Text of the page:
With the prior art technology, it takes an entire packet of memory space to manage a defective data block. Once defects become abundant on an optical disk, this causes a tremendous drain on memory space and resources, adversely affecting the efficiency of the optical disk drive.

SUMMARY OF INVENTION

A primary objective of the present invention is to provide an efficient way of managing defects on an optical disk to overcome the deficiency in the prior art technology.

Briefly summarized, the present invention directly searches for a replacement packet having unoccupied data blocks and writes a packet, which would be temporarily stored in a memory during defect management, directly to the replacement packet. This saves any need to read replacement packets to the memory, thereby reducing resources required from the memory and retaining continuous effectiveness of an optical disk drive.

It is an advantage of the present invention that the defect management method for the optical disk is more efficient than the prior art. In particular, this advantage is obvious when there are multiple defects on the optical disk and the memory does not have enough resources to engage in data block-based defect management.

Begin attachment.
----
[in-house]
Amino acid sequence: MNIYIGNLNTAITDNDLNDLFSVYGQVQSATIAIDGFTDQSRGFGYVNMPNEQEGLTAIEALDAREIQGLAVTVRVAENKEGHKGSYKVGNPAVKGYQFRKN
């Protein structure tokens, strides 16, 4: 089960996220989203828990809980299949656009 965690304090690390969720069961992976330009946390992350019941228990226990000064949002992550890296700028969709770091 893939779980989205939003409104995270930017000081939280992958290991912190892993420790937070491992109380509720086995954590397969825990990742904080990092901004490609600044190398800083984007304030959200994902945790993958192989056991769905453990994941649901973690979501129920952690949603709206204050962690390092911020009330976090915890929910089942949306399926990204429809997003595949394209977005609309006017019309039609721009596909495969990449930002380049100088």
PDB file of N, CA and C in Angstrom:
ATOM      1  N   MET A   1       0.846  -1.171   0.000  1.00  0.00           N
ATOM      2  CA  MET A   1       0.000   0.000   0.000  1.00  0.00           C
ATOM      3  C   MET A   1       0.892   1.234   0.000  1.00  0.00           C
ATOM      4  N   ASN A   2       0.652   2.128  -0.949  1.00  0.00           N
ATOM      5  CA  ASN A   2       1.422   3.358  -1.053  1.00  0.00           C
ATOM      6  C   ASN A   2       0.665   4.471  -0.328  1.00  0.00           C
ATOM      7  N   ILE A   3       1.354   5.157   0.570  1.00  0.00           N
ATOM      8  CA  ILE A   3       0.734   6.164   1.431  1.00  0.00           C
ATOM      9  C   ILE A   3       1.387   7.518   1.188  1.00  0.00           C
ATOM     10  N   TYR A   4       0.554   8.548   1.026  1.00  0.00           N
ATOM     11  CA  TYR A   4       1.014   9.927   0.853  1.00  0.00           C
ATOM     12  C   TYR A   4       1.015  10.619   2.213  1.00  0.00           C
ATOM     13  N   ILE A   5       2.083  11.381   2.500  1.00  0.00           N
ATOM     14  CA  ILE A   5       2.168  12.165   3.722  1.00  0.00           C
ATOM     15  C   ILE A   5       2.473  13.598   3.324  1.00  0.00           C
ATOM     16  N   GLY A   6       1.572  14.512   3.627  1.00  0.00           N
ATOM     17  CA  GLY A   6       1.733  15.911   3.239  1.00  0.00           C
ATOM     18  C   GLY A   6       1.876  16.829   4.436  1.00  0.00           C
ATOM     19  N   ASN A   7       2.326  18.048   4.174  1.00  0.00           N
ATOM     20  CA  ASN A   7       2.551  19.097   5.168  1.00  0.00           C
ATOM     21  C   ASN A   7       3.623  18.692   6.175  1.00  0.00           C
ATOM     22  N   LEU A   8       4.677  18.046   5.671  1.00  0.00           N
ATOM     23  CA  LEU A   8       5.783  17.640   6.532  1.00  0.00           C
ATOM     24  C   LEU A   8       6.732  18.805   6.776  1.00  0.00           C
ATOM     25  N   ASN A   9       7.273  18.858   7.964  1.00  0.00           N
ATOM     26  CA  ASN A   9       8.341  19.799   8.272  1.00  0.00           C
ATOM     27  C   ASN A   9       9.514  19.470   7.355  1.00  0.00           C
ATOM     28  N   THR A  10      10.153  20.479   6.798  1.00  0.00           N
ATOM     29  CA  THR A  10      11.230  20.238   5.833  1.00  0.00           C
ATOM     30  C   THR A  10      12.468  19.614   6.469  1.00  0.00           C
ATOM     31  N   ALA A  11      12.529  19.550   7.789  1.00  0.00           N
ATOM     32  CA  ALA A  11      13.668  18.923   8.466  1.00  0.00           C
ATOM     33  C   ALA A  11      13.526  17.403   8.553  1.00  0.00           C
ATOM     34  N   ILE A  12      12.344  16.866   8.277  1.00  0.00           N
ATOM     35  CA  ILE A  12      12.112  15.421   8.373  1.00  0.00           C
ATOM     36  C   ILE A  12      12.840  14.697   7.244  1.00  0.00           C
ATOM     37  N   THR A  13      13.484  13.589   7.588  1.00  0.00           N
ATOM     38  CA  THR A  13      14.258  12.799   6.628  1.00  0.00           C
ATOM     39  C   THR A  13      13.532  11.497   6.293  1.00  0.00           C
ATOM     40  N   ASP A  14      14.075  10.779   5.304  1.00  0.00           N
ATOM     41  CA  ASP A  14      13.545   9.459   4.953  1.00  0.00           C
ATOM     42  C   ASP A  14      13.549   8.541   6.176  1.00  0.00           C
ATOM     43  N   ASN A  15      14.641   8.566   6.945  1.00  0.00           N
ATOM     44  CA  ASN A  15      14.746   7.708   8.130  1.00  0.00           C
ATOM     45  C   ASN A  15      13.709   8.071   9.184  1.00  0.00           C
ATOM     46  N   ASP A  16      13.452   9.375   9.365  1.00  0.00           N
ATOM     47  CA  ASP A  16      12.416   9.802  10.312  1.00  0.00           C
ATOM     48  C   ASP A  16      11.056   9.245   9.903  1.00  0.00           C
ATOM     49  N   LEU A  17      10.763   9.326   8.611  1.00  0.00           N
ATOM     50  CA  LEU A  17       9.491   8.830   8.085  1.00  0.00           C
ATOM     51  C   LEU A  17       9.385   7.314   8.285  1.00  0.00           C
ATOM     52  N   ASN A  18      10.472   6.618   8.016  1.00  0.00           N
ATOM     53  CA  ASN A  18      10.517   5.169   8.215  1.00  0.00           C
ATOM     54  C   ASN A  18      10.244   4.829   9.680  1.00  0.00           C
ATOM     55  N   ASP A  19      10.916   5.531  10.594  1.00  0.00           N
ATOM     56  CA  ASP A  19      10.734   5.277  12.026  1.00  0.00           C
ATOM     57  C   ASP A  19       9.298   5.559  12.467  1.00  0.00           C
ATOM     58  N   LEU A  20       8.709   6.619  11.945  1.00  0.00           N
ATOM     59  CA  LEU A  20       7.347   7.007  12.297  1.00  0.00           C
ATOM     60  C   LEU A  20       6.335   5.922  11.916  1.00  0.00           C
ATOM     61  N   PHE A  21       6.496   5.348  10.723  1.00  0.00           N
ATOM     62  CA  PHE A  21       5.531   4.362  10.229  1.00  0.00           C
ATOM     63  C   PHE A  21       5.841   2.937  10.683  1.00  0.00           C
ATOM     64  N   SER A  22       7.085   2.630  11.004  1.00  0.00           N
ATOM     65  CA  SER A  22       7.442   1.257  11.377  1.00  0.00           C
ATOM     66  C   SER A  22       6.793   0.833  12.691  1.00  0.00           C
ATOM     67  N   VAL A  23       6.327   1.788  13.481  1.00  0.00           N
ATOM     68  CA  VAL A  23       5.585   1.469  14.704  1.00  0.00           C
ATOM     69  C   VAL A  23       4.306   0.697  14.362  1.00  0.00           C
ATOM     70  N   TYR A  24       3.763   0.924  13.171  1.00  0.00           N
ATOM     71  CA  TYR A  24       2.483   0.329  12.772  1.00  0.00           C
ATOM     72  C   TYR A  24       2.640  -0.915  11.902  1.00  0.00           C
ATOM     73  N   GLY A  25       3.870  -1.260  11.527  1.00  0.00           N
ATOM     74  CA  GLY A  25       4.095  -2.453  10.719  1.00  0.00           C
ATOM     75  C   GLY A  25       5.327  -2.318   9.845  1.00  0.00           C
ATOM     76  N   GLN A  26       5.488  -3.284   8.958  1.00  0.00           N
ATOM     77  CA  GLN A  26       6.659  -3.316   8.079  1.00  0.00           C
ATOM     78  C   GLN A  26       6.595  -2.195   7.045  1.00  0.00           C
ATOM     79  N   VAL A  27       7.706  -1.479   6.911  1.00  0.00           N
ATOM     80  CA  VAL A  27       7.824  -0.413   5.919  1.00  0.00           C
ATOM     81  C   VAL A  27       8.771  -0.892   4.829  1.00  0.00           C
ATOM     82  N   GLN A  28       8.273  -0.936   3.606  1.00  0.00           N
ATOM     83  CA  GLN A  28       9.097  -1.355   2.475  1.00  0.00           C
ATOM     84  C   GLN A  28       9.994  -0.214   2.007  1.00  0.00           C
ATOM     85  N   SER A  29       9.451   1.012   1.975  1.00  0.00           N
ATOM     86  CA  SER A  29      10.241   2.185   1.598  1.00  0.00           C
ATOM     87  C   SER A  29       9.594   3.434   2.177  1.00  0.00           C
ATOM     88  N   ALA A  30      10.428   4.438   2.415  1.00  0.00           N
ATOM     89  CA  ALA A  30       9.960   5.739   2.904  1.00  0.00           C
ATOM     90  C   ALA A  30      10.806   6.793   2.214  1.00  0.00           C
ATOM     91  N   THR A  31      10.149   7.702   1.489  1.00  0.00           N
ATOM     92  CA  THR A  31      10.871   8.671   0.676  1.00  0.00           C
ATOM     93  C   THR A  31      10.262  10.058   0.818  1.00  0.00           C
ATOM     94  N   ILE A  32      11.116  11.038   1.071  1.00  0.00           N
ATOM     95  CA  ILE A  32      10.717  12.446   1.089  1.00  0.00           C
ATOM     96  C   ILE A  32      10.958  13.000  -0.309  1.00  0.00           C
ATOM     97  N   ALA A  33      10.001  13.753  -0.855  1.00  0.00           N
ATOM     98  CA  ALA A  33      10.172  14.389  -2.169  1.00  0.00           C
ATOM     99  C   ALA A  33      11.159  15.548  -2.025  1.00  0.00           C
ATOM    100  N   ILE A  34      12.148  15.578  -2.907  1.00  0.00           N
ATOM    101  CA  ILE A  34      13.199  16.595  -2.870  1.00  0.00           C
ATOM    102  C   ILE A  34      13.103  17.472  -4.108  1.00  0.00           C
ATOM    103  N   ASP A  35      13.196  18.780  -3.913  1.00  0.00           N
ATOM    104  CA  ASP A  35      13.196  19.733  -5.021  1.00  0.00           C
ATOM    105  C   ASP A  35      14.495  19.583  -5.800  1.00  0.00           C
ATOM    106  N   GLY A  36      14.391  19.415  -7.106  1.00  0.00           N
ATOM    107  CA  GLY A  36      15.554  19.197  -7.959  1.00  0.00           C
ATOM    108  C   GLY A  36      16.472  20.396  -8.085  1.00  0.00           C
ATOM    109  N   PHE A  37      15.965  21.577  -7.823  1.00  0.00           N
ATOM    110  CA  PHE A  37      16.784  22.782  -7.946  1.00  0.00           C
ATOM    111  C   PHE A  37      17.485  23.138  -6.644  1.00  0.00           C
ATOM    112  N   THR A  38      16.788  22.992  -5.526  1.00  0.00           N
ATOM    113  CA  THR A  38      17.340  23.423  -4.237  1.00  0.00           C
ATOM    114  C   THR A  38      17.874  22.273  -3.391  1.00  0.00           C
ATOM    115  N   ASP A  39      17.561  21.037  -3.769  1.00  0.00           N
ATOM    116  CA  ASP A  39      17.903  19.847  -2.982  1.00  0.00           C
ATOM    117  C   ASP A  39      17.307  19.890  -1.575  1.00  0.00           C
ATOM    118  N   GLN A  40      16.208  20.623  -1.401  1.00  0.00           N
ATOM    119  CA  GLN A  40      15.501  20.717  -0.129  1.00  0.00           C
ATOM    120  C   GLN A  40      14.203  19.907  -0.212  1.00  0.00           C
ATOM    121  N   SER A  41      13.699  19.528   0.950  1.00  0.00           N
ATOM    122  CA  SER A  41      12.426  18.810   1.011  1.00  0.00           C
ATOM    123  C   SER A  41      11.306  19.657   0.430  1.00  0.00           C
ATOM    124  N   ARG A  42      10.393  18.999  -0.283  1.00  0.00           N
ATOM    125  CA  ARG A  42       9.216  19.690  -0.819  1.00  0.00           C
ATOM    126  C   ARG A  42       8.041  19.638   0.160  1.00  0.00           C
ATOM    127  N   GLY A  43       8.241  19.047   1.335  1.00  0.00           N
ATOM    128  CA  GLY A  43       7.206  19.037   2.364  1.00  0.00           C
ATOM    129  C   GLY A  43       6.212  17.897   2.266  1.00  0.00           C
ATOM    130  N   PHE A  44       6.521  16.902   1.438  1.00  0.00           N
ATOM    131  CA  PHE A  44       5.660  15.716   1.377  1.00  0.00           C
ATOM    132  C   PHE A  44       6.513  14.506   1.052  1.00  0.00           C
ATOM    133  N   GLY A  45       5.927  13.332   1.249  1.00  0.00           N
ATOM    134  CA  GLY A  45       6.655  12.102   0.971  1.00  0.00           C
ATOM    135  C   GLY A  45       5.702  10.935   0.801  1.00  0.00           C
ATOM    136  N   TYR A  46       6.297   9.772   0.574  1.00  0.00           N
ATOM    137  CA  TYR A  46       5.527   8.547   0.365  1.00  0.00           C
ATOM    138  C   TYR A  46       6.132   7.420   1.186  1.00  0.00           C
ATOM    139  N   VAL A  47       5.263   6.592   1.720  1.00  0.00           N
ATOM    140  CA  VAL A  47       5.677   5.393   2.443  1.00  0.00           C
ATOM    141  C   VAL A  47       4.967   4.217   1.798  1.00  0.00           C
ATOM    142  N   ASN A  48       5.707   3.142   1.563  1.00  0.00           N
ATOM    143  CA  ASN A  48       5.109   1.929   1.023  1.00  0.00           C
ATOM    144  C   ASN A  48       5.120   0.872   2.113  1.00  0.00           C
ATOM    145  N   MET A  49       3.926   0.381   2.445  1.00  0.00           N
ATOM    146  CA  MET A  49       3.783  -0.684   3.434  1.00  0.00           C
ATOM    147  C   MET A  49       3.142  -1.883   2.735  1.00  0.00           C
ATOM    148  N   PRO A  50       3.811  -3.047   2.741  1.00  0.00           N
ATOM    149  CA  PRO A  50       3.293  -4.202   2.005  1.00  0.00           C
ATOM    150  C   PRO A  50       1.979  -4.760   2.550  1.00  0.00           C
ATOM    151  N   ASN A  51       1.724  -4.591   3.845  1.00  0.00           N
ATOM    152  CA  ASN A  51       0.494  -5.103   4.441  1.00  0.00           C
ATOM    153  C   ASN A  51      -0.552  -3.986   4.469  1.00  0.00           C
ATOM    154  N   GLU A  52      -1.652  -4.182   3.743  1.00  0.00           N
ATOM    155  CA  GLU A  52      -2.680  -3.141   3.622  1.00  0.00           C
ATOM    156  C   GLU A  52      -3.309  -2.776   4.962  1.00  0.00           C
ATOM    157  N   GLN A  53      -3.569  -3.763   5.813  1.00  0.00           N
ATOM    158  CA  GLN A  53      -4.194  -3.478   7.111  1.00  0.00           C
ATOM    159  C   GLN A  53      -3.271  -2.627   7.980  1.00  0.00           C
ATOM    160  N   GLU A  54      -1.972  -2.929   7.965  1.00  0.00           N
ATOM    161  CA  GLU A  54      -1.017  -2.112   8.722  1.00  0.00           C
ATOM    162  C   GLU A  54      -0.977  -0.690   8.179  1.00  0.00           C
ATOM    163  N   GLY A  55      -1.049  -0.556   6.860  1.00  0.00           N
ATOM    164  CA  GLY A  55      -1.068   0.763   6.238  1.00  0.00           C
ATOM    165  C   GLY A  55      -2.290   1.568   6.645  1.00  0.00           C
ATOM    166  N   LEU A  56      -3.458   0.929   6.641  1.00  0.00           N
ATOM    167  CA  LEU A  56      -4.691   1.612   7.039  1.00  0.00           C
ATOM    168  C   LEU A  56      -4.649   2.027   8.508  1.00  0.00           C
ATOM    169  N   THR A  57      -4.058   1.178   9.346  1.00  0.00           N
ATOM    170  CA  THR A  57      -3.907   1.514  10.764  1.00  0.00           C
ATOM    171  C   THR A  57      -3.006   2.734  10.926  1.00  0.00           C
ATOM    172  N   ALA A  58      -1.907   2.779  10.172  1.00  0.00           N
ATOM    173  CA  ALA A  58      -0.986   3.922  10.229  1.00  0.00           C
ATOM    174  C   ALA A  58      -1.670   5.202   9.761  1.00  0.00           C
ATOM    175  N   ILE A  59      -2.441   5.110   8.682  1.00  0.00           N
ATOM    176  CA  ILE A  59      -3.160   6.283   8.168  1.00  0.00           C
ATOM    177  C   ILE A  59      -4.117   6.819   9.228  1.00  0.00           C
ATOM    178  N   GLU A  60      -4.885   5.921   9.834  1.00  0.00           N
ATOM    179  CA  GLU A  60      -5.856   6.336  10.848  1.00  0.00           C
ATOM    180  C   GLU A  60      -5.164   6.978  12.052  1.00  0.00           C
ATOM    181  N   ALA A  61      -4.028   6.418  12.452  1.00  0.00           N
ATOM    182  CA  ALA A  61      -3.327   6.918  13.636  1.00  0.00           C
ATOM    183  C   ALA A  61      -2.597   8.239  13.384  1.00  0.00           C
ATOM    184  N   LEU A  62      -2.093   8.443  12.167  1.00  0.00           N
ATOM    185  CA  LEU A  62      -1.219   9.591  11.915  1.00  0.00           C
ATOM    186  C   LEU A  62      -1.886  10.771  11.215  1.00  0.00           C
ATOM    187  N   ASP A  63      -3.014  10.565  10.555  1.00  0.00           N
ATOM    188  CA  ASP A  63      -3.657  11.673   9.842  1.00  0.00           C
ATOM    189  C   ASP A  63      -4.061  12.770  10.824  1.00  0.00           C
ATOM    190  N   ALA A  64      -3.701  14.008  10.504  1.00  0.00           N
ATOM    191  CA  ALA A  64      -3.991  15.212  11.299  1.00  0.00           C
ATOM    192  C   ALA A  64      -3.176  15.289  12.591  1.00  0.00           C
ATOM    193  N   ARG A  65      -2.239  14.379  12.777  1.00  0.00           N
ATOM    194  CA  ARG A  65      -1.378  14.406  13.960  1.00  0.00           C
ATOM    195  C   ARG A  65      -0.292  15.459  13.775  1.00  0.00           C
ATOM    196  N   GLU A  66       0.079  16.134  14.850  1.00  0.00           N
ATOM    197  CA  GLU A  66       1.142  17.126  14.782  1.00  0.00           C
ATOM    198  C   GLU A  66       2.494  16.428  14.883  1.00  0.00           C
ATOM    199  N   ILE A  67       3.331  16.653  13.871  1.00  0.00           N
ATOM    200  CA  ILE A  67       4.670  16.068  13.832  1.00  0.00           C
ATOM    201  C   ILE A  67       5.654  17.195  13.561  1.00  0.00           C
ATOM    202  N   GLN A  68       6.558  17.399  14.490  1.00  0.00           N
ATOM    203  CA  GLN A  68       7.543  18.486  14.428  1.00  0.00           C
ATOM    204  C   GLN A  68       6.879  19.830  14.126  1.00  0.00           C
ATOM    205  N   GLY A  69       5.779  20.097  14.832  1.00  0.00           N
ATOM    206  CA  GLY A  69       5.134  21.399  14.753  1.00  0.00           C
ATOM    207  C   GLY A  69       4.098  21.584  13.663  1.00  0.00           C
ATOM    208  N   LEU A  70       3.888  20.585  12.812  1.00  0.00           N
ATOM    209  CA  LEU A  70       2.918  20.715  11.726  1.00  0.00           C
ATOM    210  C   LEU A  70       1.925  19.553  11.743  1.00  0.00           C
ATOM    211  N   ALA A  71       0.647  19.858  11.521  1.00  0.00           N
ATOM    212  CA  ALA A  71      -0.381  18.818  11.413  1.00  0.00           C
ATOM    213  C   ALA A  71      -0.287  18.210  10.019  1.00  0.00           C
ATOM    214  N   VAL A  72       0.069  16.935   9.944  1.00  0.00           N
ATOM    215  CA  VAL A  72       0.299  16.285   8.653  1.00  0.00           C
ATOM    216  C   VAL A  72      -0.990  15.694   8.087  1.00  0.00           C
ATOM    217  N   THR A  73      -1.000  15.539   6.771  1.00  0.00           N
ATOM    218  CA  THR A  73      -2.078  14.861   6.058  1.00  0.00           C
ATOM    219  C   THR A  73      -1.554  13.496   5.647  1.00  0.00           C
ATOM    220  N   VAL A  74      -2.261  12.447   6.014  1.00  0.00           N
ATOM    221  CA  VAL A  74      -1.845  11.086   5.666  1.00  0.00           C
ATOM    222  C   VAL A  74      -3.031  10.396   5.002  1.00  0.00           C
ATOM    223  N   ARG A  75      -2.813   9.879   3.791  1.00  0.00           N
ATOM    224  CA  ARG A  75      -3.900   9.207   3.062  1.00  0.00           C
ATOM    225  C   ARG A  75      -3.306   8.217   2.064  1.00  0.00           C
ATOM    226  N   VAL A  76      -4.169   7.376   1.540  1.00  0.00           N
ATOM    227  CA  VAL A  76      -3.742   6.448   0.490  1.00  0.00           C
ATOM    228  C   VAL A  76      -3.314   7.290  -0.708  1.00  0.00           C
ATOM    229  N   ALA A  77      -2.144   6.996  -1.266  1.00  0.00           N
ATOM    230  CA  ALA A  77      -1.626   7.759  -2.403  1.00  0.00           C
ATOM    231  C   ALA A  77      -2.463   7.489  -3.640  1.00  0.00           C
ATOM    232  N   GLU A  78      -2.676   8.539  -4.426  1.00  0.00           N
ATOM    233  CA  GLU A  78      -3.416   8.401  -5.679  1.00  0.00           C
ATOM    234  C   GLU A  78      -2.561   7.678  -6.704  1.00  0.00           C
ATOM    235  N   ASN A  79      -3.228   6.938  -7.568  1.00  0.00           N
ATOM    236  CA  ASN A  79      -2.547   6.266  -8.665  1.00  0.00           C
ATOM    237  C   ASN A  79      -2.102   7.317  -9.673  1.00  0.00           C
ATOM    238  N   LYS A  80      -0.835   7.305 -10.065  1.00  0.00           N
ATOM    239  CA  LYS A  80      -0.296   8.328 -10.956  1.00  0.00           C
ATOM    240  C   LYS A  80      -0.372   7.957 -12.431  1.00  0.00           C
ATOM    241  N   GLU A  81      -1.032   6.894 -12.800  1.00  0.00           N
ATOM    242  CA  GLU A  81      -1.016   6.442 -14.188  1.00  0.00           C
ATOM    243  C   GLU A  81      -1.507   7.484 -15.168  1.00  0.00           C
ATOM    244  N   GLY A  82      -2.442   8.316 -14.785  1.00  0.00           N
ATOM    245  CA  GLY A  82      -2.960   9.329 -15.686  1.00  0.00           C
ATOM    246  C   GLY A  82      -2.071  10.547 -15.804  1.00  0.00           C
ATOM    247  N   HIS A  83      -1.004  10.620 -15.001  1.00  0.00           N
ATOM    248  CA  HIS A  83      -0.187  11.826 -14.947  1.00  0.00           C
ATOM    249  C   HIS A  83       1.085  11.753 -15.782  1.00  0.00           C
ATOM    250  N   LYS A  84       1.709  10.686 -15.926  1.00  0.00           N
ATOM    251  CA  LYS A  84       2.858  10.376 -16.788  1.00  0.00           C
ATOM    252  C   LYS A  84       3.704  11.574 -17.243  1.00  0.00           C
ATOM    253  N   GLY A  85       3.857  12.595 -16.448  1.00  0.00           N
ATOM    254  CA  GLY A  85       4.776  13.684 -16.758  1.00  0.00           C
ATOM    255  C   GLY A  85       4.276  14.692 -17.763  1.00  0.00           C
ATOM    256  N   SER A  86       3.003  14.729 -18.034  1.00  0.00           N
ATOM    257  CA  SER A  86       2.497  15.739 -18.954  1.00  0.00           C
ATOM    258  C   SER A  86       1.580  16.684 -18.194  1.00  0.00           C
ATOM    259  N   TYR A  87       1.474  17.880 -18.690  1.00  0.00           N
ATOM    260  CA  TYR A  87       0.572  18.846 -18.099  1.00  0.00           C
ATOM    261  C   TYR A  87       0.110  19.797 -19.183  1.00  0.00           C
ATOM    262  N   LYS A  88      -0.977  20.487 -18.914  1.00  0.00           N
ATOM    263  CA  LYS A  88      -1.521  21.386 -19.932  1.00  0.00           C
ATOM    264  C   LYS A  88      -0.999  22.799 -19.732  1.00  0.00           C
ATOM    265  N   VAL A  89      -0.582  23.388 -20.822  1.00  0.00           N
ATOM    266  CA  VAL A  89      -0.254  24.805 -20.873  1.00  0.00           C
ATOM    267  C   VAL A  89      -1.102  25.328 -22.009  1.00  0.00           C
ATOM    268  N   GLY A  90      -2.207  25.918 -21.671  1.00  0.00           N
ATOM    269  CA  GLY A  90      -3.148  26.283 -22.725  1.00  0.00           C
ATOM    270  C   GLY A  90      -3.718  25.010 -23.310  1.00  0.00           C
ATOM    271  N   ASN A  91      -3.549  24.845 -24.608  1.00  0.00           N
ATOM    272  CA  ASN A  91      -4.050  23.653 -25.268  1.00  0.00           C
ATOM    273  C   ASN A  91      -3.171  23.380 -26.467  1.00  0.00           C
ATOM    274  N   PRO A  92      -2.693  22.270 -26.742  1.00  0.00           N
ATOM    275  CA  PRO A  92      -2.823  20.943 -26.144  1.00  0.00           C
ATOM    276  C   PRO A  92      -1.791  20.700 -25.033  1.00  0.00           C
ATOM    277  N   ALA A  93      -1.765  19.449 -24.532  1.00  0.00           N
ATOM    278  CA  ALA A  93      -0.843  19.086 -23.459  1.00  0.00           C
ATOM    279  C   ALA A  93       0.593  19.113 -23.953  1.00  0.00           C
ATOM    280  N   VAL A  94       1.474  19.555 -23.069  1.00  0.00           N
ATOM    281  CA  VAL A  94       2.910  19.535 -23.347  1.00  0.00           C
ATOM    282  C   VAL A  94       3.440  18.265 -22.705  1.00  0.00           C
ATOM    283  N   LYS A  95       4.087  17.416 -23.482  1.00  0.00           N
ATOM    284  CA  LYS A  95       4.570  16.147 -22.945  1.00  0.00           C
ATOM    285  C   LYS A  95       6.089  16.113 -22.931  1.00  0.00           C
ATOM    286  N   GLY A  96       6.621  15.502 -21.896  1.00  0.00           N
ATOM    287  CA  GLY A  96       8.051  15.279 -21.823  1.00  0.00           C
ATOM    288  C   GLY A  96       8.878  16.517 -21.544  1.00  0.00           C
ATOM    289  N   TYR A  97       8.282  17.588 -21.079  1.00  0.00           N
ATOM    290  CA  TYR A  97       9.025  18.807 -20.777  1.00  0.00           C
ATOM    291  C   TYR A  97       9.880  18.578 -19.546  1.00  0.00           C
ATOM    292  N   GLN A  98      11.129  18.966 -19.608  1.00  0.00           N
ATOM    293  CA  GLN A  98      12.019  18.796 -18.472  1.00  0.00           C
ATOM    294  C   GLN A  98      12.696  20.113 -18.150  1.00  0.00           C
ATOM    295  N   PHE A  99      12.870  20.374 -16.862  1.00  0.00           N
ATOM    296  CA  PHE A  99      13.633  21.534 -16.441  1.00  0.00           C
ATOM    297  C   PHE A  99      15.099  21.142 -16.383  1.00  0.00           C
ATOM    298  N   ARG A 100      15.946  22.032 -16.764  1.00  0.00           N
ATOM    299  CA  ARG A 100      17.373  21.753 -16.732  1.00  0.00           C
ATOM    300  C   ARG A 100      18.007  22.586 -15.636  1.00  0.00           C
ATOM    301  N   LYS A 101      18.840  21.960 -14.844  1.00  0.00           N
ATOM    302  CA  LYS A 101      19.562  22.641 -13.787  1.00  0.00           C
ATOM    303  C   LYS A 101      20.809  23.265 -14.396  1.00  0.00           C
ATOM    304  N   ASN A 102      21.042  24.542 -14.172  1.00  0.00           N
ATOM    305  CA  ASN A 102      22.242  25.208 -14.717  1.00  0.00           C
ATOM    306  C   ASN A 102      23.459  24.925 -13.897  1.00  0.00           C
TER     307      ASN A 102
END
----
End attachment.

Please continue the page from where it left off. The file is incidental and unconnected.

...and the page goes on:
These and other objectives of the present invention will no doubt become obvious to those of ordinary skill in the art after reading the following detailed description of the preferred embodiment that is illustrated in the various figures and drawings.

BRIEF DESCRIPTION OF DRAWINGS

FIG. 1 is a schematic diagram of a typical optical disk drive.

FIG. 2 is a track format illustration of the optical disk of FIG. 1.

FIG. 3 is an optical disk defect management flowchart according to the prior art.

FIG. 4A and FIG. 4B illustrate data management during the process shown in FIG. 3.

FIG. 5 illustrates data management during the process shown in FIG. 3 under a different set of circumstances.

FIG. 6 is a schematic diagram of an optical disk drive according to the present invention.